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Seventy Kopeks

Seventy Kopeks

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Rabbi Menachem Mendel of Lubavitch (1789-1866), known as the "Tzemach Tzedek," was orphaned from his mother, Rebbetzin Devorah Leah, at the age of three, and raised by his maternal grandfather, Rabbi Schneur Zalman of Liadi (founder of Chabad, 1745-1812), who devoted much time and attention to the education and upbringing of his beloved grandson. Following Rabbi Schneur Zalman's passing, the young Rabbi Menachem Mendel continued to enjoy the guidance of his grandfather and mentor, who would appear to him in his dreams and in visions during the day to answer the questions that arose in the course of his studies, both in the "revealed" part of Torah -- the Talmud and Jewish law -- and in the esoteric teachings of Kabbalah and Chassidism.

But then the visits suddenly ceased. Rabbi Menachem Mendel had accumulated a number of questions which he was unable to resolve to his satisfaction, and was growing quite eager to see his grandfather. But the Rebbe did not appear to him. This caused Rabbi Menachem Mendel great pain.

Early one morning, Rabbi Menachem Mendel was making his way to the synagogue of his uncle and father-in-law, Rabbi DovBer of Lubavitch (who had succeeded Rabbi Schneur Zalman as the leader of Chabad Chassidism). Rabbi Menachem Mendel's path took him through the marketplace of Lubavitch, which was just coming to life at this early hour. There he was approached by Reb Mordechai Eliyahu, a simple but G‑d-fearing man who earned a meager livelihood by buying and selling in the marketplace.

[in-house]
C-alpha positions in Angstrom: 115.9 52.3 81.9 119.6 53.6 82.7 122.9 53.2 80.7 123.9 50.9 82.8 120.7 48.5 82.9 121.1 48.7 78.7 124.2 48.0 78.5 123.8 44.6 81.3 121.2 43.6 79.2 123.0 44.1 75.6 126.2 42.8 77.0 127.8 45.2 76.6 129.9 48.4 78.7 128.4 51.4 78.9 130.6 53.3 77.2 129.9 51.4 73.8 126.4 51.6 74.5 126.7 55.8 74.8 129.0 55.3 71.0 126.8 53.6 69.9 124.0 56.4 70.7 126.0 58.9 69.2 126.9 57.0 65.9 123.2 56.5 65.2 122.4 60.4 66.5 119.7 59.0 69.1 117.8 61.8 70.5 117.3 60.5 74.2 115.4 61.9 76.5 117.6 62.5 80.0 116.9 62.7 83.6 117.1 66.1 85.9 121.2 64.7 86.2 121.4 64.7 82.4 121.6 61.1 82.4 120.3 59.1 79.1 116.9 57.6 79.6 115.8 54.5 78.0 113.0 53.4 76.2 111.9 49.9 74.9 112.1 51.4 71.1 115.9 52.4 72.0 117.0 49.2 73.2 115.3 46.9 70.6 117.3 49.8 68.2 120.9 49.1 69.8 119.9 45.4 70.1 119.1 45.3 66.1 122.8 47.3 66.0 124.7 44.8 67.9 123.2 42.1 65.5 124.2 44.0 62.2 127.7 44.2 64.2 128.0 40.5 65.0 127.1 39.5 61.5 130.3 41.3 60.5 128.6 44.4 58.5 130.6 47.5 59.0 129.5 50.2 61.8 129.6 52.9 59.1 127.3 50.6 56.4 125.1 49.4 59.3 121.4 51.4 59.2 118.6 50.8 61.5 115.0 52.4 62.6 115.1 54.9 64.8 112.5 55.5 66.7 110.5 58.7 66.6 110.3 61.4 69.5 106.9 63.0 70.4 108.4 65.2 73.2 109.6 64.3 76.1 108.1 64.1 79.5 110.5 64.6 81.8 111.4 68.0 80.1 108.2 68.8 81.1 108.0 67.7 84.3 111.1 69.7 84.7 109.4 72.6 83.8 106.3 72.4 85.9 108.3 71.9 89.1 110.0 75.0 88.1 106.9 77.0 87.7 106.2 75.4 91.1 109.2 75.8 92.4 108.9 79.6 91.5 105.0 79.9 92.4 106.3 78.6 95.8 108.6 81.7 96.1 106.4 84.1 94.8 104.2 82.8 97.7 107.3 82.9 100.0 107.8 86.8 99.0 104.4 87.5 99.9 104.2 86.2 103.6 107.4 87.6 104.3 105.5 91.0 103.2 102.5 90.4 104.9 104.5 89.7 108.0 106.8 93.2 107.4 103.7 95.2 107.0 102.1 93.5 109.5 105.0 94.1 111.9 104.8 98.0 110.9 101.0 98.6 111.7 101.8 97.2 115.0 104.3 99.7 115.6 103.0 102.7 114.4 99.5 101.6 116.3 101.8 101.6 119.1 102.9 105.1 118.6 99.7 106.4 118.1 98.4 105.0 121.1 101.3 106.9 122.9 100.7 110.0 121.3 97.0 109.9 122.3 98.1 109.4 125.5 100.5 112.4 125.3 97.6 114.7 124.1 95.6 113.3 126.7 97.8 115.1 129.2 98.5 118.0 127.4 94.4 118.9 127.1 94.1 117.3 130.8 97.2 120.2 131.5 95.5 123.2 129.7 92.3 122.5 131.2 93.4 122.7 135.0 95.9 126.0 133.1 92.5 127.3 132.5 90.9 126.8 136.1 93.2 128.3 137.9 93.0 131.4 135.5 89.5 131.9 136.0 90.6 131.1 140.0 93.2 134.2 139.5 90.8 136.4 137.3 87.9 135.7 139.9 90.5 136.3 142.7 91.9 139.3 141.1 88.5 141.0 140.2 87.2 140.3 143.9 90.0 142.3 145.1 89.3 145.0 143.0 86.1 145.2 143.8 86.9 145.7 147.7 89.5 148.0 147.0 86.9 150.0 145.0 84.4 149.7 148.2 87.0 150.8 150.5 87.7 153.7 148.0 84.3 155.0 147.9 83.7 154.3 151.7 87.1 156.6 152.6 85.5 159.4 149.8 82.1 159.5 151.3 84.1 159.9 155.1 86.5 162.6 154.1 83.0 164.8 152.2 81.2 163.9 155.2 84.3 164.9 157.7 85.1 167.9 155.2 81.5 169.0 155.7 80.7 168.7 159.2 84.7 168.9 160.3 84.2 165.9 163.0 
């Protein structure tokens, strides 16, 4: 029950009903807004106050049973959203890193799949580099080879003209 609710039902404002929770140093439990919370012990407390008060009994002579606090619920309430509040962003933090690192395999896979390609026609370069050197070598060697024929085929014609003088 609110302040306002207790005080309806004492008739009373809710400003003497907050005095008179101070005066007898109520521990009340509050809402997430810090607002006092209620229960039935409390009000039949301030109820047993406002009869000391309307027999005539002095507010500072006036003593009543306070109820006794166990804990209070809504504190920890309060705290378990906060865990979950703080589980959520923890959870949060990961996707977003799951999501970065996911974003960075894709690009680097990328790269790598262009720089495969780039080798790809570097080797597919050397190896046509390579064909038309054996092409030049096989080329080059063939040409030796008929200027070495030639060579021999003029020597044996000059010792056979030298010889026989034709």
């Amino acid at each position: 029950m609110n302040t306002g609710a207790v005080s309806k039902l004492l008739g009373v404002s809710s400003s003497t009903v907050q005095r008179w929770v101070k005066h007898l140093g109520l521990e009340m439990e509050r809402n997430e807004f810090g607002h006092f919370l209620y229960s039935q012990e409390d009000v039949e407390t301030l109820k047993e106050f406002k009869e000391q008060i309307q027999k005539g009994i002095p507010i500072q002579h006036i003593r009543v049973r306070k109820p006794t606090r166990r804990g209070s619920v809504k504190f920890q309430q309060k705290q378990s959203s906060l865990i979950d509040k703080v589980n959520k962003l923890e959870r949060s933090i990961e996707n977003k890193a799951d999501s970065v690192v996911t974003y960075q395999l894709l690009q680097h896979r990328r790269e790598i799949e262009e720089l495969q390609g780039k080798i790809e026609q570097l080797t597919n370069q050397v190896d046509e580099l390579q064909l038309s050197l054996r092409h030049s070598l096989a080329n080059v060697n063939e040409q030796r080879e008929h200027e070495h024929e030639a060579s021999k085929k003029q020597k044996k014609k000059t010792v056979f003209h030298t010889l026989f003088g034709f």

"Please, Rabbi Menachem Mendel," Reb Mordechai Eliyahu was saying, "can you loan me five rubles until this evening or tomorrow morning? Today is a market day; if I had a few rubles in hand, I could hope to earn something, with G‑d's help."

"Of course, Reb Mordechai Eliyahu," replied Rabbi Menachem Mendel. "Come to my home after the morning prayers, and I'll give you the money."

Rabbi Menachem Mendel arrived at the synagogue and began to prepare for his prayers. His tallit was already folded over his shoulder and he was examining its tzitzit prior to putting it on when the thought occurred to him: "Why did I tell Reb Mordechai Eliyahu that I'd give him the money after I've finished my prayers? Today is market day; surely every moment is precious to him. I should have given him the money immediately."

Removing the tallit from his shoulder, he rushed home, got the money, and went to look for Reb Mordechai Eliyahu. By this time, the marketplace was already teeming with people, animals and merchandise; wagons were parked everywhere and stalls were being set up. After a lengthy search, Rabbi Menachem Mendel located Reb Mordechai Eliyahu, gave him the loan, and returned to the synagogue.

And when Rabbi Menachem Mendel had put on his tallit and wrapped his tefillin around his arm and head, he saw his grandfather standing before him, his face radiant with joy.

Thirty years later, Rabbi Menachem Mendel related the events of that morning to his youngest child, Rabbi Shmuel of Lubavitch. "When one helps a fellow earn 70 kopeks on the sale of a calf," concluded Rabbi Menachem Mendel, "the gates of the heavenly chambers are opened before him."

Rabbi Shmuel subsequently told this story to his son, Rabbi Sholom DovBer of Lubavitch. "Do we even know," he mused, "where to find the 'gates to the heavenly chambers' that are opened to us every time we do an act of charity? But no matter. The main thing is that we extend ourselves with a complete heart and true feeling. What greater joy can there be than the joy of being privileged to help a fellow man?"

From the writings of the sixth Lubavitcher rebbe, Rabbi Yosef Yitzchak Schneersohn; translation/adaptation by Yanki Tauber.
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